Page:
Sharks are a very important component of marine ecosystems. Many are top predators regulating the numbers of other species. Sharks tend to feed off old, sick and slow prey keeping prey populations healthy and population numbers optimum preventing ecosystem damage by, for example, over grazing.
There are a variety of sharks (approximately 25% of all sharks) that are friendly, easy to handle and reproduce by shedding eggs. The Whale Coast Conservation project focusses on these. This reproductive type is called ovipary. Eggs have different shapes, sizes and colours just like one finds amongst different bird species.
Many of the shark eggs have tendrils or hooks with which they attach to sea plants, rocks or other protrusions under water. Inside the egg there is an embryonic shark attached by a feeding tube to a yolk sac. The embryo is nourished by this yolk for up to nine months while it develops but this can vary depending on water temperature. When ready, the little shark hatches from the egg leaving the empty case behind. Two such hatchings are shown below.
The empty egg cases usually wash out of the sea and end up on the beach. If these ‘mermaids’ purses’ are found at a particular beach it indicates that the adult sharks or ‘parents’ are in the water nearby.
Through the Youth Environment Programme that Whale Coast Conservation implements, school learners became interested in these shark egg cases and wanted to match the egg cases found on our beaches with the adults laying them. By collaborating with the South African Shark Conservancy and the Two Oceans aquarium, a number of egg cases was identified. There are still some that are unknown. Regular shark egg case collections by volunteer groups along the Whale Coast shoreline, provides information on the egg cases found at different beaches. This gives an indication of the sharks occurring off shore at those locations. One such group is the Kleinmond Nature Conservation Society: shells and marine life interest group who have been monitoring the western portion of the coast. School groups, community members and Working for the Coast staff also collect regularly.
A previous study done by Carrie Pretorius (2013), noted that the two oviparous sharks she researched, had a preference for a particular plant or substrate that they entwine their egg cases to. Poroderma pantherinum, the leopard catshark, preferentially attaches its eggs singly onto sea fans and Haploblepharus pictus, the dark shy shark, attaches its egg cases predominantly in pairs, to the seaweed Bifurcariopis capensis. (Sea fans look like a sturdy plant as can be seen in Figure 2). We also want to know what the substrate preferences of the other sharks are. This is an observation task for divers in the inshore area. Paired with this is the task of setting up a sea plant herbarium for the Overstrand area. Material is collected at the shore, pressed, identified and kept at the Fernkloof Nature Reserve Herbarium. This project has been started by Whale Coast Conservation with the help of a Hermanus High School learner.
Details about the project are shown on information boards that have been erected at the three Overstrand Blue Flag beaches, in the media and at numerous presentations including at schools. Many citizen scientists send in results of their shark egg case collecting.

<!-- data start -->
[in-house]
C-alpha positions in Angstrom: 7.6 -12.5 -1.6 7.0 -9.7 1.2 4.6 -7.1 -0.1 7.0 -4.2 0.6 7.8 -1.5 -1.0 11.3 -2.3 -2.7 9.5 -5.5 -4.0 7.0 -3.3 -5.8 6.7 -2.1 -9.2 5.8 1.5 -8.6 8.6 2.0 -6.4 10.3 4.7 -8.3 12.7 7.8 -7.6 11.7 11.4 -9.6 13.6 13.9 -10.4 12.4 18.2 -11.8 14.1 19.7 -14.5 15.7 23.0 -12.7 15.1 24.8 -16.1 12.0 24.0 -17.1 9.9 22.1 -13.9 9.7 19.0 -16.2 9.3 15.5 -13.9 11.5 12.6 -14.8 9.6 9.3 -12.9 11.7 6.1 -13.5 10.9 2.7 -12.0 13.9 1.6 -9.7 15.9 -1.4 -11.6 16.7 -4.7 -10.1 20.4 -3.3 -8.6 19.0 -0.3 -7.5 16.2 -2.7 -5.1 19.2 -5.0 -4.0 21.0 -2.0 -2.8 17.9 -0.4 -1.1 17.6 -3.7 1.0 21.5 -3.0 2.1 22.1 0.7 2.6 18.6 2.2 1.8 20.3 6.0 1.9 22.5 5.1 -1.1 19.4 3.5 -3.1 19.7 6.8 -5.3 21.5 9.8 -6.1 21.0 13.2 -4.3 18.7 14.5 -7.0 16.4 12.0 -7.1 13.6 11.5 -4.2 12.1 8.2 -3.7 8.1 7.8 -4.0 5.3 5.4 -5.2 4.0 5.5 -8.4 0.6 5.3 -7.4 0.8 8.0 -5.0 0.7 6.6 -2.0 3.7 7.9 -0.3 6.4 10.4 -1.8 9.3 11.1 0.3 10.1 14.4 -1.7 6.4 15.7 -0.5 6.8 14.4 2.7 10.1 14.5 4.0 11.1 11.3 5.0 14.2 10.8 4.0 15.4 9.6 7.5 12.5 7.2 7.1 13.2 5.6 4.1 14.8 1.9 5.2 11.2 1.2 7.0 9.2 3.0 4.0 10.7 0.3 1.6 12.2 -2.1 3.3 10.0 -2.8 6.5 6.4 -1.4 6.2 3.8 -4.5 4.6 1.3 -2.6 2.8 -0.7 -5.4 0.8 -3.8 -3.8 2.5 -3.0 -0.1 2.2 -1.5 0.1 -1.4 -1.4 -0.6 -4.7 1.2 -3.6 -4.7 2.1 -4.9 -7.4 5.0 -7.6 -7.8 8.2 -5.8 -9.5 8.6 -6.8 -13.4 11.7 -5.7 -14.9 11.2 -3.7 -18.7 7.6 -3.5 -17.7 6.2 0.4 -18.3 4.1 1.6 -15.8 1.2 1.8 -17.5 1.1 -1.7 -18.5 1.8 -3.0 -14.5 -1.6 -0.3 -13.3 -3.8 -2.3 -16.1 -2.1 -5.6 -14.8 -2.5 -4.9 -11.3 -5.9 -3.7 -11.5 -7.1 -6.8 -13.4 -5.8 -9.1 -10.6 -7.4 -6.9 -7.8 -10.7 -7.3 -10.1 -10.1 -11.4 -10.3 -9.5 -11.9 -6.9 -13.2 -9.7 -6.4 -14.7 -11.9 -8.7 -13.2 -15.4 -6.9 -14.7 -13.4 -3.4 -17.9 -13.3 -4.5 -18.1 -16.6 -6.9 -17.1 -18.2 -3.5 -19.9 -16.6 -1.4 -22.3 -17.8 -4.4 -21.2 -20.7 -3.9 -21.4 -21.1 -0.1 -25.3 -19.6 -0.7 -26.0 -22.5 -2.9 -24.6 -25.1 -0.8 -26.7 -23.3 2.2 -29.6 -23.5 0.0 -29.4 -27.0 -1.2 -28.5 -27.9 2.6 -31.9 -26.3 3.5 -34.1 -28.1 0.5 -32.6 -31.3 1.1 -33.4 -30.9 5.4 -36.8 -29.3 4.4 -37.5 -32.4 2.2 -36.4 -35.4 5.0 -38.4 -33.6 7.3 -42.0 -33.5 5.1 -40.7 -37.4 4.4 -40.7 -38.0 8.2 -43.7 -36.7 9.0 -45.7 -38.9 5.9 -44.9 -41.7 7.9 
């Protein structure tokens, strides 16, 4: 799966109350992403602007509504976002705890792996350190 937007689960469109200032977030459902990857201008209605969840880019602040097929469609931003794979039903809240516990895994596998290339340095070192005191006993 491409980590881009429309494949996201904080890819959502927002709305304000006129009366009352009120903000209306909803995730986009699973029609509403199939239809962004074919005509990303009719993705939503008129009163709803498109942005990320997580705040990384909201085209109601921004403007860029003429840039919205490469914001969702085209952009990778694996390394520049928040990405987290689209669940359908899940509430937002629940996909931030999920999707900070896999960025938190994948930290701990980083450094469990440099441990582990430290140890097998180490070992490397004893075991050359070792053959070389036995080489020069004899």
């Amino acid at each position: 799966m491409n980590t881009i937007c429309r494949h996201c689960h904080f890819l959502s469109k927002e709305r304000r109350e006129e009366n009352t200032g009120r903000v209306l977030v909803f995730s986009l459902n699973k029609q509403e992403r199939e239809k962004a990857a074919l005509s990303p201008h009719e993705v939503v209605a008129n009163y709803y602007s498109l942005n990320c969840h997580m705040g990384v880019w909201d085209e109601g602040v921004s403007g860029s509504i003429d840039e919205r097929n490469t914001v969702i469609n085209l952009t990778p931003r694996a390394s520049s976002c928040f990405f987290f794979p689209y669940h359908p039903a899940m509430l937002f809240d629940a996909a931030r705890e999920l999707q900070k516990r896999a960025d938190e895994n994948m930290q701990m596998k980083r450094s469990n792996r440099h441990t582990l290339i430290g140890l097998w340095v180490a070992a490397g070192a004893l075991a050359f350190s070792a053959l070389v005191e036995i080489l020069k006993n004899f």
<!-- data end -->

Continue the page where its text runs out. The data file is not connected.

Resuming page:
Scientists working on some of these oviparous sharks have observed that eggs are shed continuously throughout the year. However, in the course of the project, we found that there seemed to be many St Joseph shark (Callorhinchus capensis) egg cases at Grotto beach during autumn but far less during other months. This observation prompted the regular collection of shark egg cases at the three Blue Flag beaches during 2012.
Initially we wanted to answer the question, is there a pattern in the number of egg cases found at different times of the year which could indicate a definite breeding season? The pilot phase of the project has shown some surprising results. In the first seven months of collecting egg cases, the answer to this question is yes and no. The number of egg cases washing out on the beach remains constant throughout the year, with one exception. For the St Joseph shark the number of egg cases collected were very high during April, May and June, tapering off to a few only in the months September to February. To establish whether the same pattern occurs every year, the collections will continue for a number of years. During 2013 we established seven collection sites. Initial findings in Walker Bay are intriguing. Walker Bay is approximately 18km long, yet egg cases are deposited in a very small area of 500m to 1000m long. It would seem that in-shore currents pick up empty egg cases and carry them along the same pathway to be deposited in the same place on the beach. We are currently attempting to link this phenomenon with local oceanographic dynamics particularly atmospheric pressure, wind direction and speed.
We hope to enlist the help of divers to mark St Joseph egg cases underwater to give a clearer idea of the ocean pathways and to calculate what proportion of egg cases are actually deposited on beaches thereby determining a predictive model for population size.
About the author: Sheraine van Wyk is the Eco-learning manager at Whale Coast Conservation, an environmental services NGO in the Overstrand. Her focus is community orientated which includes formal and informal learning spaces. Sheraine facilitates citizen science projects in the Overstrand of which this is one. She can be contacted at email@example.com or 028 316 2527.